Mohammed-Said Karrouk, professor of climatology at Hassan II Mohamedia University and a United Nations expert on climate change, told IPS, “The Green Morocco Plan does not contain any (concrete mention of) management of climate change. All that is considered is the management of water resources, (but what is really needed) is a method for managing the totality of the changes.”
‘Managing the totality’ means especially taking into consideration the abrupt changes of temperature in both directions. “What we used to think of as the exception in the past is actually (now) the rule. The ascents and reductions in temperature are now more frequent than ever,” he explained.
Chemssi Bendriss, a farmer from the Benslimane region who said he had lost more than five hectares of potatoes, always reminds himself of the good old days when Morocco “had four clear seasons in the year.”
The population’s anxiety is justified. Agriculture contributes 19 percent of the country’s gross domestic product (GDP), supports 100,000 jobs in the food-processing industry, and supplies an income to 80 percent of Morocco’s 14 million peasants.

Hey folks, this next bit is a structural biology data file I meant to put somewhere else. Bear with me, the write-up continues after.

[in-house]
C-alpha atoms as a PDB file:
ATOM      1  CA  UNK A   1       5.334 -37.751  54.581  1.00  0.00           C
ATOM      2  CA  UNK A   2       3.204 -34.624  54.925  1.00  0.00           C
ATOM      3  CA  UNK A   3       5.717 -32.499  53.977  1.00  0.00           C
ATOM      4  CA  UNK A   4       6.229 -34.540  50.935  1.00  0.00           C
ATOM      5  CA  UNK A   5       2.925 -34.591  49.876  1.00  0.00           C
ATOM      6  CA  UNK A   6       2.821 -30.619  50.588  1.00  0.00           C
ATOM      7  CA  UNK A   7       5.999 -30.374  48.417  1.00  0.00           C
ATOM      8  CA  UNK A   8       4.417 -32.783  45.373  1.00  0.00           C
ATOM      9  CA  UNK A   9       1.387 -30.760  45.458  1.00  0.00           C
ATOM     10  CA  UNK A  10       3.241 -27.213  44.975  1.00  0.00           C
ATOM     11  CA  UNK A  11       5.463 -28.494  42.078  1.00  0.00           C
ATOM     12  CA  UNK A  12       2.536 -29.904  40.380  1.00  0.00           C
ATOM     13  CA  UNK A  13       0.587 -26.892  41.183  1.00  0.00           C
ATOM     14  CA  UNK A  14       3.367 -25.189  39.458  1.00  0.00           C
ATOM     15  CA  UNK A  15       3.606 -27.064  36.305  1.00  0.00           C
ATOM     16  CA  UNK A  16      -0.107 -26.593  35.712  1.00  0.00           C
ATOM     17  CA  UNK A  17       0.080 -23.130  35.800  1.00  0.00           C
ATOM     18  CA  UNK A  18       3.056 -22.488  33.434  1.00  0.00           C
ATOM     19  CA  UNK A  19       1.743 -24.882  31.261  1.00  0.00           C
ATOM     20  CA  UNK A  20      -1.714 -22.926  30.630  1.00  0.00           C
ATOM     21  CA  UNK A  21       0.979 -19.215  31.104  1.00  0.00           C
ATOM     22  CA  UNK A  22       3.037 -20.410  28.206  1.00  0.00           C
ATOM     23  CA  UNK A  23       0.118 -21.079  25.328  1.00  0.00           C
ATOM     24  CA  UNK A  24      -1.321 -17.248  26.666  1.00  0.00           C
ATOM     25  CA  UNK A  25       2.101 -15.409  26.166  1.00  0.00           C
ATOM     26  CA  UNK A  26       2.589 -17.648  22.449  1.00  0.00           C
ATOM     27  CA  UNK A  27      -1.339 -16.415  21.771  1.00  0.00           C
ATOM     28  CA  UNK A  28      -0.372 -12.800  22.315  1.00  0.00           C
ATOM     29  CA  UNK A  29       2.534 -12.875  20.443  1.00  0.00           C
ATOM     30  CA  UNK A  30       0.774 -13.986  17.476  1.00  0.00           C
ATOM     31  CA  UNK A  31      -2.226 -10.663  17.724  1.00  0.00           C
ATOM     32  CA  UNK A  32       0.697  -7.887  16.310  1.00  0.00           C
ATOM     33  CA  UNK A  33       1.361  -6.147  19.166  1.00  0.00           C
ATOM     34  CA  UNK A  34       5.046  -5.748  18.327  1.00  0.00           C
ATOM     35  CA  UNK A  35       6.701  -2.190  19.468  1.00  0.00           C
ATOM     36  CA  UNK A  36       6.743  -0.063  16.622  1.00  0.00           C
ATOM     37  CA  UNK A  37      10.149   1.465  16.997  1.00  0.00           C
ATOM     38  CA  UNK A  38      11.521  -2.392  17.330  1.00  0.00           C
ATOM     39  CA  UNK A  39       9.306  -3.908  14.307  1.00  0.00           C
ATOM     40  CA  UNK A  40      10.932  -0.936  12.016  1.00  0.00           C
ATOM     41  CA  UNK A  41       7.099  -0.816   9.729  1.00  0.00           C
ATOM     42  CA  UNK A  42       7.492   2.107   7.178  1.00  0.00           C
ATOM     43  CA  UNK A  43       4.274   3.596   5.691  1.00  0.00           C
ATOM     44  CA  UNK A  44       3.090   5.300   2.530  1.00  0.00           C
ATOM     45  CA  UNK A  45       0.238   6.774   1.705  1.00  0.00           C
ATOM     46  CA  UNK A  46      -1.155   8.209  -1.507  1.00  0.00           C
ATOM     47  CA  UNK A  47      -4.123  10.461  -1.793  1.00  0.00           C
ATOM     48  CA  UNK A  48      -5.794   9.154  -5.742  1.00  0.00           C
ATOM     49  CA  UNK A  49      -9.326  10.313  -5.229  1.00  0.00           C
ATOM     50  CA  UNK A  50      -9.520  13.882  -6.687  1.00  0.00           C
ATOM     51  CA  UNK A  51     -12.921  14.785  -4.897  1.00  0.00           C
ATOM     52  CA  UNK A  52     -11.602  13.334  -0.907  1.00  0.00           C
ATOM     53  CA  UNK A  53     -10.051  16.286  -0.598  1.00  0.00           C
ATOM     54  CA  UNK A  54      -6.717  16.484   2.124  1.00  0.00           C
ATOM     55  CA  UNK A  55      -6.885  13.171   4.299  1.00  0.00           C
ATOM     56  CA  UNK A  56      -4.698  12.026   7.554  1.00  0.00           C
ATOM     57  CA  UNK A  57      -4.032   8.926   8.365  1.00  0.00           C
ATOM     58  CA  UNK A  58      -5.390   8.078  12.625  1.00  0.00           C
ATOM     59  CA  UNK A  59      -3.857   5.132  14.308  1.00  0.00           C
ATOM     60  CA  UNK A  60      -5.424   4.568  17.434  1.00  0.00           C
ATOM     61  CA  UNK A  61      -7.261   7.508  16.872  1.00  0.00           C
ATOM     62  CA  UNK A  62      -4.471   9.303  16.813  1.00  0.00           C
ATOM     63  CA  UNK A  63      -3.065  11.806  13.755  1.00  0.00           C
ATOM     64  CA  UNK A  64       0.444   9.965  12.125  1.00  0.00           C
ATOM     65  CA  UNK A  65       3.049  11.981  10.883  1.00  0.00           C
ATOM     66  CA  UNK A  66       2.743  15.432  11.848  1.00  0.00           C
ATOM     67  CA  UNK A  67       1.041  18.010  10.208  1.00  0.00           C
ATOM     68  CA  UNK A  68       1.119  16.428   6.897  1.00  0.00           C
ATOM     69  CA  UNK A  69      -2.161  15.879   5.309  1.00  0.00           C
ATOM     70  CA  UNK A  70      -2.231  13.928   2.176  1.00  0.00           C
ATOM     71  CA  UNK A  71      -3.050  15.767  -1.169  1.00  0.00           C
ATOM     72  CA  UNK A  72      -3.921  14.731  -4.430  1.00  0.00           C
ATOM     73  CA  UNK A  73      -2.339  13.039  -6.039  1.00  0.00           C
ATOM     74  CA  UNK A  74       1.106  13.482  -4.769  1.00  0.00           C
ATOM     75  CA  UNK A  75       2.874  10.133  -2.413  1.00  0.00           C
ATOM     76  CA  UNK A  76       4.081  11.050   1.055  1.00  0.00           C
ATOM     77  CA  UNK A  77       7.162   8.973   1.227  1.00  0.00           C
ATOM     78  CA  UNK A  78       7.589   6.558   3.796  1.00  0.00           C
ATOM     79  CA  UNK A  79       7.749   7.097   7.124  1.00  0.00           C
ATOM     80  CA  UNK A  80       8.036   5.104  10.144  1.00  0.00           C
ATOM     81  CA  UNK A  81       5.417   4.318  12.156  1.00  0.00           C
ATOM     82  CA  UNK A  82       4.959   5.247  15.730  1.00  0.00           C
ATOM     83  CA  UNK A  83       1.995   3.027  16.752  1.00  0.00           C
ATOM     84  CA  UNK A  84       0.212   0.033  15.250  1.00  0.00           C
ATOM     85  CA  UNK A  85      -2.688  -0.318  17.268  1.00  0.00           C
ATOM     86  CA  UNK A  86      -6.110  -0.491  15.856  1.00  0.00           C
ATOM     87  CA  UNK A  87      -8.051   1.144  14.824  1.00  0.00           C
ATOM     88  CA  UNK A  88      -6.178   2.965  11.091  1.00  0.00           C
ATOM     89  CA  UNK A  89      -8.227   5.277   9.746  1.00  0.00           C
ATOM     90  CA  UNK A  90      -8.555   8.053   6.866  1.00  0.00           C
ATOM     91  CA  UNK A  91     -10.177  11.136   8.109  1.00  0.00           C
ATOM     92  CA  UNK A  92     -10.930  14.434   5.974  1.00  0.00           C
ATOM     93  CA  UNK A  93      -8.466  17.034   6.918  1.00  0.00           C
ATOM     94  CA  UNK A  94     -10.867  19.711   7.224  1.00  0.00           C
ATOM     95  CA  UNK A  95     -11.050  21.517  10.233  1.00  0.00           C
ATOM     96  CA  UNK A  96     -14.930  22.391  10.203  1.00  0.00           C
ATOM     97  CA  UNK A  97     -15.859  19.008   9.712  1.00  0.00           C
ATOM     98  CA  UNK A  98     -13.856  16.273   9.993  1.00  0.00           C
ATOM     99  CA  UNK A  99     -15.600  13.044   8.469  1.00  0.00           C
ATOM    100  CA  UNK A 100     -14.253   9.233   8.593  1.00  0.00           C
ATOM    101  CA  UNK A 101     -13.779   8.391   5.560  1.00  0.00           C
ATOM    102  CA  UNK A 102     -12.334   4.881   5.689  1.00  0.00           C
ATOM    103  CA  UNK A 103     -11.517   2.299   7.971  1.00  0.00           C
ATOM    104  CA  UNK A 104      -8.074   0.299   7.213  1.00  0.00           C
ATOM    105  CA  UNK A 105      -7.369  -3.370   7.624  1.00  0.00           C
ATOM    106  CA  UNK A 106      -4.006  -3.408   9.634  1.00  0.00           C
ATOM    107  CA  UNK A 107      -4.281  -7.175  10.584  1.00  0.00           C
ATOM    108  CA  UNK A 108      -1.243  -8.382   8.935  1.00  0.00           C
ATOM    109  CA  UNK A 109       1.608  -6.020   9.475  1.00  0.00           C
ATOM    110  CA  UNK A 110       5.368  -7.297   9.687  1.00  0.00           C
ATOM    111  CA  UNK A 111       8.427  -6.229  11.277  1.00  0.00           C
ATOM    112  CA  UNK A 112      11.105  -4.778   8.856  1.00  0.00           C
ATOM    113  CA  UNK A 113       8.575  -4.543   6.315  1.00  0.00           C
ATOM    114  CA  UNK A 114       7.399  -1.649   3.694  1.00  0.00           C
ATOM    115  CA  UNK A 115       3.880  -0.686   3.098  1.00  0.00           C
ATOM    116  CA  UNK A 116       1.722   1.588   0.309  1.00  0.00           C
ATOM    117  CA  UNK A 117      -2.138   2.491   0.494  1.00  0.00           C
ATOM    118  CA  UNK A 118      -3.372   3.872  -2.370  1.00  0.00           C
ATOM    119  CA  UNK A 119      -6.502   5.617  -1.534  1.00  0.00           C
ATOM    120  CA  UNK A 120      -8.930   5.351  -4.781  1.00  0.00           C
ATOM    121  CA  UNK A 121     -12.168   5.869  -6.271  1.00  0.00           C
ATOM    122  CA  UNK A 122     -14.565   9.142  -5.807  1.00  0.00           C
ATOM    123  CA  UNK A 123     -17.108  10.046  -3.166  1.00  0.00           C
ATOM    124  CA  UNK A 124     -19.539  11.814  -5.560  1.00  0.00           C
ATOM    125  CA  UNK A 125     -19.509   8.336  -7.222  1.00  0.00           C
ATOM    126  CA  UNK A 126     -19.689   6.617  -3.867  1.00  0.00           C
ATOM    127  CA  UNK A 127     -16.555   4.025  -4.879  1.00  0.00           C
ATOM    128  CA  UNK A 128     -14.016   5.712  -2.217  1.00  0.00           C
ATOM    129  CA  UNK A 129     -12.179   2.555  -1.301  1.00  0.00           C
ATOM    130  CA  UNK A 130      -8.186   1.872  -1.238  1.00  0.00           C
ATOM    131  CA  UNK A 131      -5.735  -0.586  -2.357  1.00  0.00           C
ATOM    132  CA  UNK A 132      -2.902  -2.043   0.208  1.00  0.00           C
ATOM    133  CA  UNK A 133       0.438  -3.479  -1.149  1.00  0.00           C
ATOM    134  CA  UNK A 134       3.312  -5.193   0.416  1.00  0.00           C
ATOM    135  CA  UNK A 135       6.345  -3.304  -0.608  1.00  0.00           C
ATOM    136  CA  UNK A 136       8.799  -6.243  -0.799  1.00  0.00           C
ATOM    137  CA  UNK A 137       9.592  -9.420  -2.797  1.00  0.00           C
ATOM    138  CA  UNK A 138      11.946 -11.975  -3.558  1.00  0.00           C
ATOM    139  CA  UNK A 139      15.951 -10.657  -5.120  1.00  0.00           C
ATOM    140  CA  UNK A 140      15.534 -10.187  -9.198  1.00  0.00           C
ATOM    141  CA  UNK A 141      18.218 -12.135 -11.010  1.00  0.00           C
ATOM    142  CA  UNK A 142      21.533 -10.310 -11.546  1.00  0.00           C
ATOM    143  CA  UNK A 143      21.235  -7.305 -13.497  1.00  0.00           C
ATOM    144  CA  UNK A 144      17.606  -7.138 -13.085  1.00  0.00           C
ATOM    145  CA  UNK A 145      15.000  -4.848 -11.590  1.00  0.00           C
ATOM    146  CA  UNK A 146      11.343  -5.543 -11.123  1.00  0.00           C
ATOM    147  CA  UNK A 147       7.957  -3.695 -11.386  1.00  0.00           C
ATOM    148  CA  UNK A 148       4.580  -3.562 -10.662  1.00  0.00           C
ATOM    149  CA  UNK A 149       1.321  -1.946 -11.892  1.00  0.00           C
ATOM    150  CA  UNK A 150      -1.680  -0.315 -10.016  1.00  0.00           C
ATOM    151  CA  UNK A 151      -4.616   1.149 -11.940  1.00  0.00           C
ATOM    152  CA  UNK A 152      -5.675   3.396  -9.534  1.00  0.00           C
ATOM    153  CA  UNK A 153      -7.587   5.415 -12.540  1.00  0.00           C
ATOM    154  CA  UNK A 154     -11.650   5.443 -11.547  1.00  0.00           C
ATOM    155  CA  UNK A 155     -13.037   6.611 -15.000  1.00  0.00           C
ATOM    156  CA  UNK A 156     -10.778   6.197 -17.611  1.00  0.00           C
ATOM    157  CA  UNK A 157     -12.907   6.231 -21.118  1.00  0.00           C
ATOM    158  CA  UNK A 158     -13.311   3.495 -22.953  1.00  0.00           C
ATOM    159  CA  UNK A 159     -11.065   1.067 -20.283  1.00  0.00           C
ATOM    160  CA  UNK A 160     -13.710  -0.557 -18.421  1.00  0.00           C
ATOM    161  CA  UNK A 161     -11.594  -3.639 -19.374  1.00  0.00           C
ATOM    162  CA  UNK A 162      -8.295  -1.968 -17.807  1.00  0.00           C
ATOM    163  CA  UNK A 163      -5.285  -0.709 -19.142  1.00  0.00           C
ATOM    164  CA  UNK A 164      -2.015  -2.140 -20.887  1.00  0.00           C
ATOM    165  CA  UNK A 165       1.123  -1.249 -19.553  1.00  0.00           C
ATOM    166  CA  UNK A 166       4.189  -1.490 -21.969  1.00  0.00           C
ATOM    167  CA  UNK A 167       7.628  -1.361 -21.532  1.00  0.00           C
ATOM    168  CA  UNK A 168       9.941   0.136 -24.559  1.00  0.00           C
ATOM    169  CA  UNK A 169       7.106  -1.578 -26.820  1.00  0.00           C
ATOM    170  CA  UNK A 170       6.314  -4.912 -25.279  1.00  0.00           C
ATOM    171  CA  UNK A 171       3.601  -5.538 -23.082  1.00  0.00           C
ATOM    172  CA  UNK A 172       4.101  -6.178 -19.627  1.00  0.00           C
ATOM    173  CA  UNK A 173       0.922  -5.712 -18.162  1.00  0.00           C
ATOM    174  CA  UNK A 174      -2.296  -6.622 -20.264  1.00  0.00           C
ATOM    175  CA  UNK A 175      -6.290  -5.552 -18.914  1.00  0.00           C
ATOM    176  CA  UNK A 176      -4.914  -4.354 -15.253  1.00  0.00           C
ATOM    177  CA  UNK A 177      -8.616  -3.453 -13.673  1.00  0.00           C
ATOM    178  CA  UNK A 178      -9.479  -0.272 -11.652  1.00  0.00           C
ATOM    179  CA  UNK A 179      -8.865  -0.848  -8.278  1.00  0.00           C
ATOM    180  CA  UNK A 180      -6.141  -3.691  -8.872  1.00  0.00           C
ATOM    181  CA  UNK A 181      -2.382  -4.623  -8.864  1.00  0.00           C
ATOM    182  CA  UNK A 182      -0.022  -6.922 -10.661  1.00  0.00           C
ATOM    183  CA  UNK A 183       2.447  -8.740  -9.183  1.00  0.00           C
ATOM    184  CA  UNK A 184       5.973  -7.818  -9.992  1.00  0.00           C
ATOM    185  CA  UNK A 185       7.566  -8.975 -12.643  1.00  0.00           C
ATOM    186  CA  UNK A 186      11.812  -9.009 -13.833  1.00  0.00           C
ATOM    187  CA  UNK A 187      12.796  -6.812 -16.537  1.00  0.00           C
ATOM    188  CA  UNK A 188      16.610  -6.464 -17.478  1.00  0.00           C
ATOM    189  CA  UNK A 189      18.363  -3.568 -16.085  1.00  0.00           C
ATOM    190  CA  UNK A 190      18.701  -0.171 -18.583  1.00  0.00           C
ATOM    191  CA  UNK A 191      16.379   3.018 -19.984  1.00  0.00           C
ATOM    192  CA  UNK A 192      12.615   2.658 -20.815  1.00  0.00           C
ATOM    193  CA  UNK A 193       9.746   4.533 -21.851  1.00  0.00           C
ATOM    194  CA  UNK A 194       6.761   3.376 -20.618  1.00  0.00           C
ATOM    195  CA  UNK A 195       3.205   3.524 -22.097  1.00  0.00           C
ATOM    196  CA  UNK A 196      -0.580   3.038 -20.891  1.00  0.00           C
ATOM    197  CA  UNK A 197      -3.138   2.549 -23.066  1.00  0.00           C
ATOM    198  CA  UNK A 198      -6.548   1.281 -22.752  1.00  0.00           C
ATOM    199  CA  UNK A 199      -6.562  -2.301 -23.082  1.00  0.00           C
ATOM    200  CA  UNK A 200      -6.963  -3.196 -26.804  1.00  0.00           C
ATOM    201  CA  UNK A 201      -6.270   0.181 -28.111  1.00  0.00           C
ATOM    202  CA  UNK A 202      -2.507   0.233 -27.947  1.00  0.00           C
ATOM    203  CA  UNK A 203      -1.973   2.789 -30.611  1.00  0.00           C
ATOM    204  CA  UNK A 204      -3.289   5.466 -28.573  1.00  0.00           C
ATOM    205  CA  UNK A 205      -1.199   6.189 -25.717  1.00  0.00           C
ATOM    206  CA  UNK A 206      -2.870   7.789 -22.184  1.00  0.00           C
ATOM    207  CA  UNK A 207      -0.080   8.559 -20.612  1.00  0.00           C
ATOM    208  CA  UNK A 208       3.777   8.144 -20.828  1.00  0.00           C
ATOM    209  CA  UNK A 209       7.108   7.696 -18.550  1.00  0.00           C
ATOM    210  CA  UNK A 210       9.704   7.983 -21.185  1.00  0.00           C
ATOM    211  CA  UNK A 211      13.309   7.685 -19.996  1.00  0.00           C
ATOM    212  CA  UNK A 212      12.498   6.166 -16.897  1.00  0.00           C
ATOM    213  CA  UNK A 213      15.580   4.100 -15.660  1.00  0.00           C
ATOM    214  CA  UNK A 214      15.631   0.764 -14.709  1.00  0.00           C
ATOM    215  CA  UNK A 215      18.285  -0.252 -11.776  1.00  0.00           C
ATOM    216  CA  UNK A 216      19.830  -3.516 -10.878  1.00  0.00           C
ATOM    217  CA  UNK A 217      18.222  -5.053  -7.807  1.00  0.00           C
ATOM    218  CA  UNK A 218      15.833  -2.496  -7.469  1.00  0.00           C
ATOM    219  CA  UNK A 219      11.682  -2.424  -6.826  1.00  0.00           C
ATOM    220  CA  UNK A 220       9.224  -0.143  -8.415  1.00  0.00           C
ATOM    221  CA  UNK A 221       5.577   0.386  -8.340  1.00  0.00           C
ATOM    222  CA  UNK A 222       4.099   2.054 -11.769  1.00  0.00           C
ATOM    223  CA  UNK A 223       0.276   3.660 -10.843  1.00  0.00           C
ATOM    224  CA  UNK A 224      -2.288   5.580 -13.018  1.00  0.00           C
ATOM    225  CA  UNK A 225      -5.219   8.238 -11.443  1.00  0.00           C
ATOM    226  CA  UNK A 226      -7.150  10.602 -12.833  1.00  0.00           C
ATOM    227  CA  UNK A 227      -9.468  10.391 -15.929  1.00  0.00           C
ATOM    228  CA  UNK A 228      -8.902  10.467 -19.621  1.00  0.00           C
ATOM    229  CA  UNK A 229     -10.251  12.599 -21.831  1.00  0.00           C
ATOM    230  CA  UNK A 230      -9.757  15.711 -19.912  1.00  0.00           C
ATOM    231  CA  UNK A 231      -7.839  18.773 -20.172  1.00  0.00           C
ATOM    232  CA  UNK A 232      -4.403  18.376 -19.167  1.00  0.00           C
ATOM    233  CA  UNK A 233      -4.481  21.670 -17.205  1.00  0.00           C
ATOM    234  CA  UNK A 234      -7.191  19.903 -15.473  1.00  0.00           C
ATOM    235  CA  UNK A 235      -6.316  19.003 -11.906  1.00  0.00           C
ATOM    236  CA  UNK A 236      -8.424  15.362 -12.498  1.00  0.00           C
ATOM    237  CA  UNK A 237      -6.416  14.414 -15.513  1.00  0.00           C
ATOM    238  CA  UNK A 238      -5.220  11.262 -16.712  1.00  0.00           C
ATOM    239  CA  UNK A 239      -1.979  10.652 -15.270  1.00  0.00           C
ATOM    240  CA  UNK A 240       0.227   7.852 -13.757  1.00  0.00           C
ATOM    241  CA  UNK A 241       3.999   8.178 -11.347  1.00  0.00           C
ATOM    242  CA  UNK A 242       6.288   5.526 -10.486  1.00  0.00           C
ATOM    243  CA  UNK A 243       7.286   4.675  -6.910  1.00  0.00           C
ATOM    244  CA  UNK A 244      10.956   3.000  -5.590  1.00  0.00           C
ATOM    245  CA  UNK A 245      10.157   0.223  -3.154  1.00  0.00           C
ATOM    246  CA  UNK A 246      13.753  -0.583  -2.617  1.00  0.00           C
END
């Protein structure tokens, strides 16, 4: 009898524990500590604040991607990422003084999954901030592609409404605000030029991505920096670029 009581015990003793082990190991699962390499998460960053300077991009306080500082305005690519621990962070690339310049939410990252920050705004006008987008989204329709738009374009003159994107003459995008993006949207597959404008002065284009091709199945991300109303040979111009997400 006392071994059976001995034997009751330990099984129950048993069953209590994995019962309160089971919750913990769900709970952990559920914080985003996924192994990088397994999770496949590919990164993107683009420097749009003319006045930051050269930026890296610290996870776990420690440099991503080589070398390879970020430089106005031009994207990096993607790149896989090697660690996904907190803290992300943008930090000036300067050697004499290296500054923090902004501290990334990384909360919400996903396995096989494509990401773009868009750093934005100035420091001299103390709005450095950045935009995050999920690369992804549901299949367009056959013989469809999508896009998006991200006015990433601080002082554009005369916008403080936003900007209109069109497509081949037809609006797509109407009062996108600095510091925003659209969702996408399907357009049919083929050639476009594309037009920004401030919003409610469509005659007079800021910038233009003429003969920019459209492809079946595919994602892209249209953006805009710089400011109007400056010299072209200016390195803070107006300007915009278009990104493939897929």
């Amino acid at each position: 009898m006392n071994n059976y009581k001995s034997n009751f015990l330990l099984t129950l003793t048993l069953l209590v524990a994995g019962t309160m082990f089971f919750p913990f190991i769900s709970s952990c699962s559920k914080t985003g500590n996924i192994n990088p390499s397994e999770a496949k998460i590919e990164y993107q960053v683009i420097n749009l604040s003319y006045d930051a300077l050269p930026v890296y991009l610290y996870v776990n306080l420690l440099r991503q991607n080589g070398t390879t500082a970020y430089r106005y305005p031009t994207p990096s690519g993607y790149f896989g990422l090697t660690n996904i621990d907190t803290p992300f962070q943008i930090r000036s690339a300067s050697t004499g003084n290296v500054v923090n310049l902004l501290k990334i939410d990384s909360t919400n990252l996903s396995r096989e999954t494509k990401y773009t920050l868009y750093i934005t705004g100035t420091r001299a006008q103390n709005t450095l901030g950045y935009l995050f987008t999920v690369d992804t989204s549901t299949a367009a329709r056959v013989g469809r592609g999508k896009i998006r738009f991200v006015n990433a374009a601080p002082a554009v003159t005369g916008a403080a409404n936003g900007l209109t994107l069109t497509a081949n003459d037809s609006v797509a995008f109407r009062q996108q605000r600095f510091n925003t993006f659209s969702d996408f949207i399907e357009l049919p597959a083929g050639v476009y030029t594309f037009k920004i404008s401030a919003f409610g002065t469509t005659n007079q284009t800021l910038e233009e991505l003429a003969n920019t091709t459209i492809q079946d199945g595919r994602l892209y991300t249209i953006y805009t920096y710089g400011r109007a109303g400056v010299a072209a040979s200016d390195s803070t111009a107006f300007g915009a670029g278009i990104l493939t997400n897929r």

In spite of this essential role, the sector still suffers several setbacks including archaic agricultural practices. According to the ministry of agriculture, the country’s use of fertilisers by hectare is four times less than in France and national mechanisation is eleven times less than in Spain, the kingdom’s Northern neighbour. Meanwhile, the food-processing sector represents only 24 percent of the industrial units in the country.